Laxative effect of ethanol leaf extract of Vernonia amygdalina del. (Asteraceae) in wistar strain albino rats
Olufunke Adebola Sodipo, James Yakubu, Dangana Yerima Timothy and Bitrus Wampana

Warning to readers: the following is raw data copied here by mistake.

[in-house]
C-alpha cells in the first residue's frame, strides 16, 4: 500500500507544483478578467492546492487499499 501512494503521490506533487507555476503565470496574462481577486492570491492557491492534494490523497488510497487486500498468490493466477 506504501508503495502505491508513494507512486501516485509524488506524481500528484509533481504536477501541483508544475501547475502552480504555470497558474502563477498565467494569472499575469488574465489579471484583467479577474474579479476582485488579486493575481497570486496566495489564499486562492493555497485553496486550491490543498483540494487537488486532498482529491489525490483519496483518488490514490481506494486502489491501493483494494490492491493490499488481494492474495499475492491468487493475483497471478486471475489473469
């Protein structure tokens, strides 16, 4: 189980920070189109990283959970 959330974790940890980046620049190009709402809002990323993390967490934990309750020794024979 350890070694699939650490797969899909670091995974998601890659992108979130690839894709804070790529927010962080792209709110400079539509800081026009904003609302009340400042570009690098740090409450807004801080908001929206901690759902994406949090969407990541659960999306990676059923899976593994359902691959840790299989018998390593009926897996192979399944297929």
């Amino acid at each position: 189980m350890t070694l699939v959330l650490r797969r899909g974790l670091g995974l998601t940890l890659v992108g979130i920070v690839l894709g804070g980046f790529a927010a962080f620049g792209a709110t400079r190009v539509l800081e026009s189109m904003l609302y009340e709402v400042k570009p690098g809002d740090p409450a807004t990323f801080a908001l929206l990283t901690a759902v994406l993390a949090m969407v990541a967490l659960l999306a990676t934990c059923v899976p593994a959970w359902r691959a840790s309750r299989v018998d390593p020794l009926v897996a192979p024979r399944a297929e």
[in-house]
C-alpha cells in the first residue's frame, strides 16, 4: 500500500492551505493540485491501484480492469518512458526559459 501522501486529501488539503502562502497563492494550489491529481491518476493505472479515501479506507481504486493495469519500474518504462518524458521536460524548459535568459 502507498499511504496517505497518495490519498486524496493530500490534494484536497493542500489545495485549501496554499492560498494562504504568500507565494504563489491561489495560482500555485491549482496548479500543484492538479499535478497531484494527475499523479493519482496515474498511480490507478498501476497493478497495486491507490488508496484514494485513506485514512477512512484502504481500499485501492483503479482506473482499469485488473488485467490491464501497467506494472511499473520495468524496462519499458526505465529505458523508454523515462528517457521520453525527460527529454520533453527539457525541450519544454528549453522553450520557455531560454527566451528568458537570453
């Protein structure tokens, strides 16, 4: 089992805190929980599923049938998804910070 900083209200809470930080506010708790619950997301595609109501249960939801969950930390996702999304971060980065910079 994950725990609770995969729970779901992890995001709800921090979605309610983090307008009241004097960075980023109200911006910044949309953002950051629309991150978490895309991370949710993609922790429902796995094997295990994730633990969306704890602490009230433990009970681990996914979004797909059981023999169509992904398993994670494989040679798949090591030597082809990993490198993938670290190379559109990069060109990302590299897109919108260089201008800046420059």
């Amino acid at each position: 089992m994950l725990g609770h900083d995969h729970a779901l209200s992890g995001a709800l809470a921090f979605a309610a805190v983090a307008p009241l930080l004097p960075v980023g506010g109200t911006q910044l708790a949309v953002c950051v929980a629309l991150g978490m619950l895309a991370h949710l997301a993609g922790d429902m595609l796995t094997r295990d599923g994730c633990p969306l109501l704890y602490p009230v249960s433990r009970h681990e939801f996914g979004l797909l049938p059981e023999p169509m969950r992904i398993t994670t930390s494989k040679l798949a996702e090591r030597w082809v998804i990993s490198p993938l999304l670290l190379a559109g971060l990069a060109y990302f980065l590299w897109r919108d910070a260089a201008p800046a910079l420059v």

Vernonia amygdalina Del is derived from the leaves of a small ever-green shrub found all over Africa called Vernonia, belonging to the family Asteraceae. It is an important medicinal plant as well as a highly nutritious vegetable plant that has diverse reported medicinal values. This study focused on the phytochemical screening and investigation of the laxative activity of ethanol leaf extract of Vernonia amygdalina. Fresh leaves of the plant were collected; shade-dried, ground and extracted with ethanol using reflux method. The extract was screened for the presence of phytochemicals. The acute toxicity level was evaluated using Lorke’s method while laxative potential of the leaf was examined using loperamide-induced constipation in rats. The results obtained from this study showed the presence of carbohydrates, terpenoids, alkaloids, saponins and cardiac glycosides. The I.P. LD50 was 2154 mg/kg suggesting the plant was not toxic. The laxative effect of the extract was significant (p<0.05) and dose-dependent effect when administered treatment with extract doses of 125 mg/kg, 250 mg/kg and 500 mg/kg on Wistar strain albino rats respectively. The effect of the ethanol extract was had a significantly (p<0.05) highest laxative activity when compared to a standard drug, sodium picosulfate (a positive control). This study amply justifies the ethnomedical claim that the leaves are used as laxatives.